Cardiometabolic risk factors also significantly improved….
Weight loss of 5-10% of one’s total body weight has been shown to be effective in preventing progression to diabetes in patients who are obese or overweight. Sustained weight loss is easier said than done, though, with many patients struggling to change their lifestyle habits. Phentermine and topiramate ER have already been shown to produce significant weight loss when combined with lifestyle modifications in overweight and obese patients, though less is known about their ability to reduce progression to T2DM in at risk individuals. Garvey, WT et al. conducted a study to assess the effect of PHEN/TPM ER treatment on progression to T2DM and/or cardiometabolic disease in patients who have prediabetes and/or metabolic syndrome at baseline.
Data for this study was obtained from the SEQUEL study, a 52-week extension study of the CONQUER study, which assessed the effectiveness of PHEN/TPM ER for weight loss in overweight and obese adults (BMI≥27 to ≤45 kg/m2) with 2 or more comorbidities. The study followed the participants for a total of 108 weeks, with 475 patients meeting the criteria for prediabetes and/or metabolic syndrome at baseline. Subjects were randomized to three different groups: placebo, PHEN 7.5mg/TPM ER 46mg, or PHEN 15mg/TPM ER 92mg plus lifestyle modifications. Outcomes that were measured include percent weight loss, annualized incidence rate of progression to type 2 diabetes, and changes in glycemia, lipid parameters, blood pressure, and waist circumference.
Mean percent weight loss for the placebo, 7.5/46, and 15/92 groups was 2.5, 10.9, and 12.1% respectively. This weight loss was associated with a 70.5% and 78.7% reduction in the annualized incidence rate of type 2 diabetes for the 7.5/46 and 15/92 groups, respectively. The magnitude of the effect on type 2 diabetes prevention was related to the degree of weight loss that was achieved after 108 weeks, with greater weight loss being associated with a greater reduction in incidence of T2DM regardless of randomization group. Reports of adverse events showed this drug combination to be generally well tolerated, with appendicitis being the only treatment-emergent AE to cause discontinuation of the study medications in ≥1% of subjects receiving any treatment dose (2 patients in the 15/92 group). The PHEN/TPM ER groups also significantly improved cardiometabolic risk factors when compared to the placebo group, with fasting glucose, fasting insulin, 2-h post-OGTT glucose, fasting TGL’s, and HDL-C all improved after study completion.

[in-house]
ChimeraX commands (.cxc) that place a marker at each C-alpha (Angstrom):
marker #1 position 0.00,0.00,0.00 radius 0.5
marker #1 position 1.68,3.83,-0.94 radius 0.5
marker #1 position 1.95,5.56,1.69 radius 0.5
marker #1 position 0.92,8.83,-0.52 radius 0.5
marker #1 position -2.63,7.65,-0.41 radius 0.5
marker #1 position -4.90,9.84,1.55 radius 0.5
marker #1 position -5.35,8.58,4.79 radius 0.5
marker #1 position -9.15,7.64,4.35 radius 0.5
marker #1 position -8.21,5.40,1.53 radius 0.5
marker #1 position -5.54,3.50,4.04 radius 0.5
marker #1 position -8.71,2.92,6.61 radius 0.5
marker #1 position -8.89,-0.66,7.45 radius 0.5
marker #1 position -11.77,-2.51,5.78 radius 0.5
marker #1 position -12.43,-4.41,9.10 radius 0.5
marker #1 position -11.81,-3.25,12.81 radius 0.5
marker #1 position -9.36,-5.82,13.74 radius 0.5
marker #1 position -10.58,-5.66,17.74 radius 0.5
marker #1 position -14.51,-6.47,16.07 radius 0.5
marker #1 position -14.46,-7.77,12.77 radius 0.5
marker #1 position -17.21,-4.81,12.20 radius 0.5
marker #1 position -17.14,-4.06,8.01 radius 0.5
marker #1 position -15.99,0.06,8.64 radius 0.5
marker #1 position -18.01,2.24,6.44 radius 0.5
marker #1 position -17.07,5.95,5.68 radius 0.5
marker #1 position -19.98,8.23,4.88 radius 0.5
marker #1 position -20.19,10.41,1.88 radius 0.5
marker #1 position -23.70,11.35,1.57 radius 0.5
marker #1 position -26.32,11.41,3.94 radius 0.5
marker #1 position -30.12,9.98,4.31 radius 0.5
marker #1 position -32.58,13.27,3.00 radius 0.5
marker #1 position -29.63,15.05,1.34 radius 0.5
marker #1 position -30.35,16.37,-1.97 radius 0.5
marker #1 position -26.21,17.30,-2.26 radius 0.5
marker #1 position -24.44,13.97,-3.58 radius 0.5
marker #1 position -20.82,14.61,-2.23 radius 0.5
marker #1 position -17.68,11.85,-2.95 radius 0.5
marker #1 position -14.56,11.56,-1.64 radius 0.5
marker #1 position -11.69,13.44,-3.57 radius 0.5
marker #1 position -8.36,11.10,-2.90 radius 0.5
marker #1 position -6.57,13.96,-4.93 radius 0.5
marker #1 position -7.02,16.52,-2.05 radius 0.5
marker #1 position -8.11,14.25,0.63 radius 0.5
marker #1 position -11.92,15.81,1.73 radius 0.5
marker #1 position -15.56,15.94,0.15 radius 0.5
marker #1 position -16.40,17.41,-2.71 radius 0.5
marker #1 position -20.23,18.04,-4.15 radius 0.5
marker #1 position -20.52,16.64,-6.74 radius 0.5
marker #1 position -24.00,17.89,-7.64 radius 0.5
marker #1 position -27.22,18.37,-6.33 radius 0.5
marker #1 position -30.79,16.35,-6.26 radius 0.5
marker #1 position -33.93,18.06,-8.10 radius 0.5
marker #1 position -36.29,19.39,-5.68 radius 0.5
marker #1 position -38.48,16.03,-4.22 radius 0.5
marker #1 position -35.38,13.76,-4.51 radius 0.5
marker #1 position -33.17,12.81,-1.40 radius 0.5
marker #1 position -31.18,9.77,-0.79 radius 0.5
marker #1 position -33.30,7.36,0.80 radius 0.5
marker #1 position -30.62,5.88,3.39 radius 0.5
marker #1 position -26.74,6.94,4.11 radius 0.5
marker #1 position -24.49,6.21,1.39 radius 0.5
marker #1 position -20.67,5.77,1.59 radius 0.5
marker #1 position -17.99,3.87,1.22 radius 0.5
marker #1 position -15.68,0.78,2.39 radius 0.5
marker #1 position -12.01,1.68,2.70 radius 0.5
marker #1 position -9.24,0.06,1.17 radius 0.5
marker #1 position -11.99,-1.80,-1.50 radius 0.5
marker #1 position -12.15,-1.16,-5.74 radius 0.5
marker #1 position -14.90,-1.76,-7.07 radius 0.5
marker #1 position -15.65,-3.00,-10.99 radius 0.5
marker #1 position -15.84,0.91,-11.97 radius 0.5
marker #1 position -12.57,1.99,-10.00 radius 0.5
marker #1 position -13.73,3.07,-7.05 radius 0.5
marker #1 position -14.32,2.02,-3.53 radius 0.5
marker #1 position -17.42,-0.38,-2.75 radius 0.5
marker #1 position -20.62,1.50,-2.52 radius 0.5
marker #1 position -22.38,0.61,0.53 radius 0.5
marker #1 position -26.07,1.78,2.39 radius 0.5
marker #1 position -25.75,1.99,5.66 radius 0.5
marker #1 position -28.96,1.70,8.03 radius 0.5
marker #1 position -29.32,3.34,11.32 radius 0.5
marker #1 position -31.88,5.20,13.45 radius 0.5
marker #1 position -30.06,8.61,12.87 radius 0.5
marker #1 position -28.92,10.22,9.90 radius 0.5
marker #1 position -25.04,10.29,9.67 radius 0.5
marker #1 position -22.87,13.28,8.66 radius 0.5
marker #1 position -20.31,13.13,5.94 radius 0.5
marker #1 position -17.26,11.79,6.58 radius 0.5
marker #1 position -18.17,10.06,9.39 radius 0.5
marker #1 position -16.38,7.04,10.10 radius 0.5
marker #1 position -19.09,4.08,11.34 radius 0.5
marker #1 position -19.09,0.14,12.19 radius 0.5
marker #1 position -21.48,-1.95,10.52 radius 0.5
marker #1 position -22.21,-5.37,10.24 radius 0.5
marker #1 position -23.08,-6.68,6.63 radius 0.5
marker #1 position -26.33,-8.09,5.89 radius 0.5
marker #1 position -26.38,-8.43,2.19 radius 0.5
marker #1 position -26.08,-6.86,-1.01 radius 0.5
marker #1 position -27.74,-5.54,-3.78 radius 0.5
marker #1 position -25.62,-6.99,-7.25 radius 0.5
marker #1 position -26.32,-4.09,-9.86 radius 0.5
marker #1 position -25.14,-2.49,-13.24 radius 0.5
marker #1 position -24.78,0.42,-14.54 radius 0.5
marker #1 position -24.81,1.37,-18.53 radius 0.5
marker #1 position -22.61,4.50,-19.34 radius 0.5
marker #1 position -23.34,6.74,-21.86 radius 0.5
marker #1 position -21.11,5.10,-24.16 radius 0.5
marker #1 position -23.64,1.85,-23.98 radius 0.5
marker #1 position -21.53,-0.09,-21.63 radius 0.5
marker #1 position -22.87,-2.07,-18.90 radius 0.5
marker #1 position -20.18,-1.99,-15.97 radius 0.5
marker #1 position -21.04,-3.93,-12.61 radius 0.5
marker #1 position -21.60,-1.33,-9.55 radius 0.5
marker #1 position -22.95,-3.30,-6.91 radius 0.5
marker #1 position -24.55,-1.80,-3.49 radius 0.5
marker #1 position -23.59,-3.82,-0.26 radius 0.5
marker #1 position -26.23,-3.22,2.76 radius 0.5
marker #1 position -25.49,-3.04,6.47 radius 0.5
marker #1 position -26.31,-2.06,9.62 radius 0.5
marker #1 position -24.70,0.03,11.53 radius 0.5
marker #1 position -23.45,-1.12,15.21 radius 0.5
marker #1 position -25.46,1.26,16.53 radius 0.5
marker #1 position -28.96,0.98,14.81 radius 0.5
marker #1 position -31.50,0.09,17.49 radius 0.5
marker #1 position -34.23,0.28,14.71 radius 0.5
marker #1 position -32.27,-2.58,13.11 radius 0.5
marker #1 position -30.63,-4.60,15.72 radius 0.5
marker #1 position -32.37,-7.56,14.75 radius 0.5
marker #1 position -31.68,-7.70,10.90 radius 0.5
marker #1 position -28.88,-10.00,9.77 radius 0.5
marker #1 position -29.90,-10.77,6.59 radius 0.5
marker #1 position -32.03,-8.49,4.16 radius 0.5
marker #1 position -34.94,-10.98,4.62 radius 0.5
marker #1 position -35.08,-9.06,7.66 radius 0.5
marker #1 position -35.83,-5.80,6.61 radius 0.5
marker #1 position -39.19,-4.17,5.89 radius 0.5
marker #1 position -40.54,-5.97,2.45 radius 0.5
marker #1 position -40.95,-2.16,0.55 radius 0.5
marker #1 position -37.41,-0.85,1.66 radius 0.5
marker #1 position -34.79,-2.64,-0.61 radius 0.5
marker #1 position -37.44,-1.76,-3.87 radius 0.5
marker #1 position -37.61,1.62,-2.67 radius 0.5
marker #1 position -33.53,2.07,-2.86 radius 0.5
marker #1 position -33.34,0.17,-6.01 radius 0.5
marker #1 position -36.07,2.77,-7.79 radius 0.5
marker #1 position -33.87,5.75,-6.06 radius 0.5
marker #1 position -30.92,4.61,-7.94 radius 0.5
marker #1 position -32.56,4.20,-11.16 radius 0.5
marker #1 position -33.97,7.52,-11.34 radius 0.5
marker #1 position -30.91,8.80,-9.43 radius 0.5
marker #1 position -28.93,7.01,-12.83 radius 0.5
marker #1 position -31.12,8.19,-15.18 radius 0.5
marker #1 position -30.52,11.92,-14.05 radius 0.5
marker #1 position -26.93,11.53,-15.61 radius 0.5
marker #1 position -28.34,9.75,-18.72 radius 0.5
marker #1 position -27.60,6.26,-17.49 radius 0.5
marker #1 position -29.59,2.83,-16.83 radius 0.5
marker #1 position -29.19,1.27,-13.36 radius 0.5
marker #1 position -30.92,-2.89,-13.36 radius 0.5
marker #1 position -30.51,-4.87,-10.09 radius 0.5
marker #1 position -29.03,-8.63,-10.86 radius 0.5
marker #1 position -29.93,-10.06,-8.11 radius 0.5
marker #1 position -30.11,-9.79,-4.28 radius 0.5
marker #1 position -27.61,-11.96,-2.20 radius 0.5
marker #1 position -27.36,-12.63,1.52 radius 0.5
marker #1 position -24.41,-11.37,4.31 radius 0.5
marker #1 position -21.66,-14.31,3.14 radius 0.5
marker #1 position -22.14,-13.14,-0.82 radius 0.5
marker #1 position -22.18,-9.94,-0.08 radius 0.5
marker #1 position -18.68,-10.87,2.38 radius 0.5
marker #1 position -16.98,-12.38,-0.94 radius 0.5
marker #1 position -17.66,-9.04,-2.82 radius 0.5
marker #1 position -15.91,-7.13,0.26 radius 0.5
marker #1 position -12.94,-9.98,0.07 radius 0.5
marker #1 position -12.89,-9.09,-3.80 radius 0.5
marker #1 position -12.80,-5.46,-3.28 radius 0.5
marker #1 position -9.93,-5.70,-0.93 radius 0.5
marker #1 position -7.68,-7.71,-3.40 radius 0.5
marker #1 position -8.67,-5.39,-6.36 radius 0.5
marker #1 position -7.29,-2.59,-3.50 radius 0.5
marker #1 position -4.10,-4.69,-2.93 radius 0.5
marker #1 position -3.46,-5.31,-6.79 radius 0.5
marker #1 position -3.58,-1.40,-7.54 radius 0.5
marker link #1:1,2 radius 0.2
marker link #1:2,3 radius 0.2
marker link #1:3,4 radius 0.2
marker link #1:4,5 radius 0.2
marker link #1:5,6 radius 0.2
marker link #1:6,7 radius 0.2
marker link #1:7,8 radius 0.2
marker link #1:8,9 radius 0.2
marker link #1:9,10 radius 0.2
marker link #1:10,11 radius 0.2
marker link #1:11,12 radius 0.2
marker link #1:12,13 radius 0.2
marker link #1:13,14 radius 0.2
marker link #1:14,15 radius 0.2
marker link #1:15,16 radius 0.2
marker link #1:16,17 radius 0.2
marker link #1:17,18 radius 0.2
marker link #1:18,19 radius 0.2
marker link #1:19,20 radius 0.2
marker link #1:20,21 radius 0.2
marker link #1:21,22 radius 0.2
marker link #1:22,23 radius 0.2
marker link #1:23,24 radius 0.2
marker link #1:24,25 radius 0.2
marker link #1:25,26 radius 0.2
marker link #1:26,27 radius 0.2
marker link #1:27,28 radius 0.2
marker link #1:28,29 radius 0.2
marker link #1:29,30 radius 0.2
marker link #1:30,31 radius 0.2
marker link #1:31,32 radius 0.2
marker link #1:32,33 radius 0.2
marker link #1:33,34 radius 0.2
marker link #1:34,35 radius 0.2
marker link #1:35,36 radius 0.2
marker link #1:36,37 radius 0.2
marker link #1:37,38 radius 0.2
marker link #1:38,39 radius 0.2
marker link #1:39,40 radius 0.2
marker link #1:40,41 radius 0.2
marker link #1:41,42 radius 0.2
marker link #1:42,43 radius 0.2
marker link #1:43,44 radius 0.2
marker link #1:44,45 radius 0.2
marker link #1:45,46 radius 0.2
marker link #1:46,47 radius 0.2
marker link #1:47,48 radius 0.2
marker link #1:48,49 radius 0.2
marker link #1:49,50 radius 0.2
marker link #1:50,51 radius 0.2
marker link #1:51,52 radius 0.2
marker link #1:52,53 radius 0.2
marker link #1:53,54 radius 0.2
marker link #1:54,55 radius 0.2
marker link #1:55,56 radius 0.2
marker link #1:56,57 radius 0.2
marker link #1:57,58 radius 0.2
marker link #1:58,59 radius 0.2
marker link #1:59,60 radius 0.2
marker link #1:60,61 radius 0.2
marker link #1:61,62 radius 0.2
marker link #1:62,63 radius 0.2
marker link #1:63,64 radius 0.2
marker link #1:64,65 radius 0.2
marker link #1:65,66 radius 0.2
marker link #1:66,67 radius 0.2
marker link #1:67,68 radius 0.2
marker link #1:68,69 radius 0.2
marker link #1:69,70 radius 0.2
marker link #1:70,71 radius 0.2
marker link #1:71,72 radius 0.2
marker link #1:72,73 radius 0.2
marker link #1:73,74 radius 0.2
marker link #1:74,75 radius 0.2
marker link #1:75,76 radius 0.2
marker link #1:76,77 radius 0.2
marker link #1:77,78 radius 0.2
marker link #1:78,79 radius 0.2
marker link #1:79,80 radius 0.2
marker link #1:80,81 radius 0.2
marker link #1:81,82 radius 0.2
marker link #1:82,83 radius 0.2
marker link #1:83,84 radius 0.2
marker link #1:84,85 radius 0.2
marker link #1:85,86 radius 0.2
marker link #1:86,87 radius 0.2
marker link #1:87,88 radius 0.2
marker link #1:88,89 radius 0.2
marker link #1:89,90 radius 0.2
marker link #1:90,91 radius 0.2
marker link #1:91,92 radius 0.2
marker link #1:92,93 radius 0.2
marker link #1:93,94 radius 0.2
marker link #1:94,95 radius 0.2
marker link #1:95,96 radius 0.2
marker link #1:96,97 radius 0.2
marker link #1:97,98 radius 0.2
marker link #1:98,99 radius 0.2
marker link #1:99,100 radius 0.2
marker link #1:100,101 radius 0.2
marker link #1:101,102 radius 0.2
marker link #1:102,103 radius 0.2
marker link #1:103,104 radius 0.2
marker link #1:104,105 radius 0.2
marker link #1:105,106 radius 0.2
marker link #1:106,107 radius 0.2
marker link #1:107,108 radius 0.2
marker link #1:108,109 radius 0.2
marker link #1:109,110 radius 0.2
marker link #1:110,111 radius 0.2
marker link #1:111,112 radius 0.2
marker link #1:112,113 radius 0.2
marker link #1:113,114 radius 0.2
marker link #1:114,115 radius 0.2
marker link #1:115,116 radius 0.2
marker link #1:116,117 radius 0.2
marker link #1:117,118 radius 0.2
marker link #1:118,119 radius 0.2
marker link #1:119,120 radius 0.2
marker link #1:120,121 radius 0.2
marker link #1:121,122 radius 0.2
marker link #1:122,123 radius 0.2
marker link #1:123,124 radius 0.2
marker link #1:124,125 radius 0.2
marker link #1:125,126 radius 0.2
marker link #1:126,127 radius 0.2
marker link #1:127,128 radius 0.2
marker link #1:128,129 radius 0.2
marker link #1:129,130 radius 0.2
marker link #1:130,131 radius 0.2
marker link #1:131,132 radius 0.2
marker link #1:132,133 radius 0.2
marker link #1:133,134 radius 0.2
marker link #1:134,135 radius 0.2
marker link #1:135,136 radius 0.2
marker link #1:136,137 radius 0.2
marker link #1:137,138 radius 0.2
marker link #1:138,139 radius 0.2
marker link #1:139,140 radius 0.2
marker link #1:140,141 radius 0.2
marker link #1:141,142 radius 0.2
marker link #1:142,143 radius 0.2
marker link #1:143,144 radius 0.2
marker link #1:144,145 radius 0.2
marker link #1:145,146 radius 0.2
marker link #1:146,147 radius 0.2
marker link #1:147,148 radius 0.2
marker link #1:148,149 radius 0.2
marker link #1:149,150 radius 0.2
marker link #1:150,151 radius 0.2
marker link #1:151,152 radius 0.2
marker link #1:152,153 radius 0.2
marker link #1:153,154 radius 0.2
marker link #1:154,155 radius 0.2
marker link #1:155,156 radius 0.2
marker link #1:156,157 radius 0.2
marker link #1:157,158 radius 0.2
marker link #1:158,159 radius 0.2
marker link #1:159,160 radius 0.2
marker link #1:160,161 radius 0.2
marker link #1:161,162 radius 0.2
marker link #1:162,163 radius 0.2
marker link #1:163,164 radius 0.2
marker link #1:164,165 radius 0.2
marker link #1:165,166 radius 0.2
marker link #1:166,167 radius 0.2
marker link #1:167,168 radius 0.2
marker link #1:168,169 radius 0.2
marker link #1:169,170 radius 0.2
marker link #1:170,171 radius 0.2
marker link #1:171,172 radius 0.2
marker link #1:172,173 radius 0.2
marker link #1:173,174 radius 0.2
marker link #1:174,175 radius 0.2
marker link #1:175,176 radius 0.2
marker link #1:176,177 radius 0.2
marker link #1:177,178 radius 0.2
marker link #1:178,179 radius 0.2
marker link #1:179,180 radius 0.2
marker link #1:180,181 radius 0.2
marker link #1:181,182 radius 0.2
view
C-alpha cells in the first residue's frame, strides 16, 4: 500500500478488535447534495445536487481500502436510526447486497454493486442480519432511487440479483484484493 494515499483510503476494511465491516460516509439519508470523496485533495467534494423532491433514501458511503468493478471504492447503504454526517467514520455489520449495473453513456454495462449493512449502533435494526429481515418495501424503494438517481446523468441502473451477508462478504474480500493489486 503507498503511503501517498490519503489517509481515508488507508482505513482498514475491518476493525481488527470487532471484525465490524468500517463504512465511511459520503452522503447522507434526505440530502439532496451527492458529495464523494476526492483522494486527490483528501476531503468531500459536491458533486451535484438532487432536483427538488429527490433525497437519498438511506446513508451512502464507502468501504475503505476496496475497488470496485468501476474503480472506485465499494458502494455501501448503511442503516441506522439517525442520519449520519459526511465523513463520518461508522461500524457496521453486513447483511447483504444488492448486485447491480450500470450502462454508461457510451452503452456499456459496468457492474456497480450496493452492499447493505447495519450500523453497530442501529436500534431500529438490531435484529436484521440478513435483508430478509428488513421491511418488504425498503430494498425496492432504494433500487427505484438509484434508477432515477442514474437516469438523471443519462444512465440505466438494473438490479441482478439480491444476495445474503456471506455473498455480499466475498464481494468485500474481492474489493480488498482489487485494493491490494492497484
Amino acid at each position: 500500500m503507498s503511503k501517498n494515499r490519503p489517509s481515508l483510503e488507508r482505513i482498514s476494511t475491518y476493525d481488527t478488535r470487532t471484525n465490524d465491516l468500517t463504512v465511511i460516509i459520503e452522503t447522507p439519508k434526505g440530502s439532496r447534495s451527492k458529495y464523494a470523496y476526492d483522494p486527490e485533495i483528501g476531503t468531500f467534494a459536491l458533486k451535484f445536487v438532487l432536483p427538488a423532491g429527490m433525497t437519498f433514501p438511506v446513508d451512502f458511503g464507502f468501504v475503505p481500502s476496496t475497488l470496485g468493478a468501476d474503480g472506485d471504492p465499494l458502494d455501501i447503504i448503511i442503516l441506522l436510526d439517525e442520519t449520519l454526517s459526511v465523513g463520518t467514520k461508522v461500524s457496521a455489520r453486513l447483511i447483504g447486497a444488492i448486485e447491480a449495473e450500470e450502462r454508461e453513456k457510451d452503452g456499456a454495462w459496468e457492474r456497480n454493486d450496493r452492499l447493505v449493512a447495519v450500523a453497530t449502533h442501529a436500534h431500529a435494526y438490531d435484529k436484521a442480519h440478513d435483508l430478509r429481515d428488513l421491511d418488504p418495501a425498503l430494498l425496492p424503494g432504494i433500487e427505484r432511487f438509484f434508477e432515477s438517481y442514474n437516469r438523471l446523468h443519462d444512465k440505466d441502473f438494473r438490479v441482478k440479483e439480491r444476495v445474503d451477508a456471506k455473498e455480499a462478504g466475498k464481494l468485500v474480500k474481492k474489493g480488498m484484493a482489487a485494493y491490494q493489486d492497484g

The results of this study showed PHEN/TPM ER to be highly effective at both inducing and sustaining weight loss in overweight/obese patients with prediabetes and/or metabolic syndrome. This weight loss was in turn associated with improvements in multiple cardiometabolic disease risk factors in addition to having a profound effect on the prevention of type 2 diabetes. Additional research on the use of PHEN/TPM ER beyond two years would be beneficial, as it is important to know whether weight loss with PHEN/TPM ER and its associated protective effect against diabetes will be maintained beyond this time frame, and what the associated risks are with long term use of this drug combination. In conclusion, this data suggests that PHEN/TPM ER, in addition to lifestyle modifications, may be a new and effective approach to decrease risk of type 2 diabetes and cardiometabolic disease in obese and overweight patients with prediabetes and/or metabolic syndrome.
- Phentermine/topiramate ER produced significant weight loss in patients and caused a statistically significant reduction in incident rates of diabetes. Greater weight loss was found to lead to greater reductions in progression to T2DM.
- These medications were generally well tolerated, though longer-term data is needed on the benefits and risks of prolonged use of phentermine and topiramate ER.
Garvey, WT et al. "Prevention of Type 2 Diabetes in Subjects With Prediabetes and Metabolic Syndrome Treated With Phentermine and Topiramate Extended Release" Diabetes Care. 2014; 37: 912- 921.